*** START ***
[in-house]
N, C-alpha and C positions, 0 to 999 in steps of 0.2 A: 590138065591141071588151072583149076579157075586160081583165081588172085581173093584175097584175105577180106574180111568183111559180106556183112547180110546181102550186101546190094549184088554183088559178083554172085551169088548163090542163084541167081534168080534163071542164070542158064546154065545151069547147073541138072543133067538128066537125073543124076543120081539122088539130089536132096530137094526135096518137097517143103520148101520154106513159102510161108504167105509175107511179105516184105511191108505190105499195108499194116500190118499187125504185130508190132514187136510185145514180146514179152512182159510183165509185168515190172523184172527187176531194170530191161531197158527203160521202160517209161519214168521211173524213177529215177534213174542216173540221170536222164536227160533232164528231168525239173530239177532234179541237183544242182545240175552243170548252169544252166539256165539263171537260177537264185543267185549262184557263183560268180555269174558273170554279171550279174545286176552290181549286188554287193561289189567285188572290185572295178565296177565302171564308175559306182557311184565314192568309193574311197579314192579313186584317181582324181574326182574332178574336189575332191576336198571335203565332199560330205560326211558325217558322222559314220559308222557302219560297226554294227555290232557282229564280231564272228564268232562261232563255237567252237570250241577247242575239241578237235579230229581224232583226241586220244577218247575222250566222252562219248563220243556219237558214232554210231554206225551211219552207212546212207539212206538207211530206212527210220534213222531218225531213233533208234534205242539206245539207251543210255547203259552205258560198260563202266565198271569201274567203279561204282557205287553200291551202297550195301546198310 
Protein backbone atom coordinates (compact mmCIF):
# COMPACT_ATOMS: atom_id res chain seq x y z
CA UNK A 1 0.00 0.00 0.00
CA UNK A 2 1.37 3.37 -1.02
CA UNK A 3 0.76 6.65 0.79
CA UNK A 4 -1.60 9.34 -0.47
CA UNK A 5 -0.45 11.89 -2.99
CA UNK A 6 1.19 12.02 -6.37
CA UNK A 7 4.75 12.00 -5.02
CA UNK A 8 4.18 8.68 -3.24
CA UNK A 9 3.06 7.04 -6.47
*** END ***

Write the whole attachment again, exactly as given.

[in-house]
N, C-alpha and C positions, 0 to 999 in steps of 0.2 A: 590138065591141071588151072583149076579157075586160081583165081588172085581173093584175097584175105577180106574180111568183111559180106556183112547180110546181102550186101546190094549184088554183088559178083554172085551169088548163090542163084541167081534168080534163071542164070542158064546154065545151069547147073541138072543133067538128066537125073543124076543120081539122088539130089536132096530137094526135096518137097517143103520148101520154106513159102510161108504167105509175107511179105516184105511191108505190105499195108499194116500190118499187125504185130508190132514187136510185145514180146514179152512182159510183165509185168515190172523184172527187176531194170530191161531197158527203160521202160517209161519214168521211173524213177529215177534213174542216173540221170536222164536227160533232164528231168525239173530239177532234179541237183544242182545240175552243170548252169544252166539256165539263171537260177537264185543267185549262184557263183560268180555269174558273170554279171550279174545286176552290181549286188554287193561289189567285188572290185572295178565296177565302171564308175559306182557311184565314192568309193574311197579314192579313186584317181582324181574326182574332178574336189575332191576336198571335203565332199560330205560326211558325217558322222559314220559308222557302219560297226554294227555290232557282229564280231564272228564268232562261232563255237567252237570250241577247242575239241578237235579230229581224232583226241586220244577218247575222250566222252562219248563220243556219237558214232554210231554206225551211219552207212546212207539212206538207211530206212527210220534213222531218225531213233533208234534205242539206245539207251543210255547203259552205258560198260563202266565198271569201274567203279561204282557205287553200291551202297550195301546198310 
Protein backbone atom coordinates (compact mmCIF):
# COMPACT_ATOMS: atom_id res chain seq x y z
CA UNK A 1 0.00 0.00 0.00
CA UNK A 2 1.37 3.37 -1.02
CA UNK A 3 0.76 6.65 0.79
CA UNK A 4 -1.60 9.34 -0.47
CA UNK A 5 -0.45 11.89 -2.99
CA UNK A 6 1.19 12.02 -6.37
CA UNK A 7 4.75 12.00 -5.02
CA UNK A 8 4.18 8.68 -3.24
CA UNK A 9 3.06 7.04 -6.47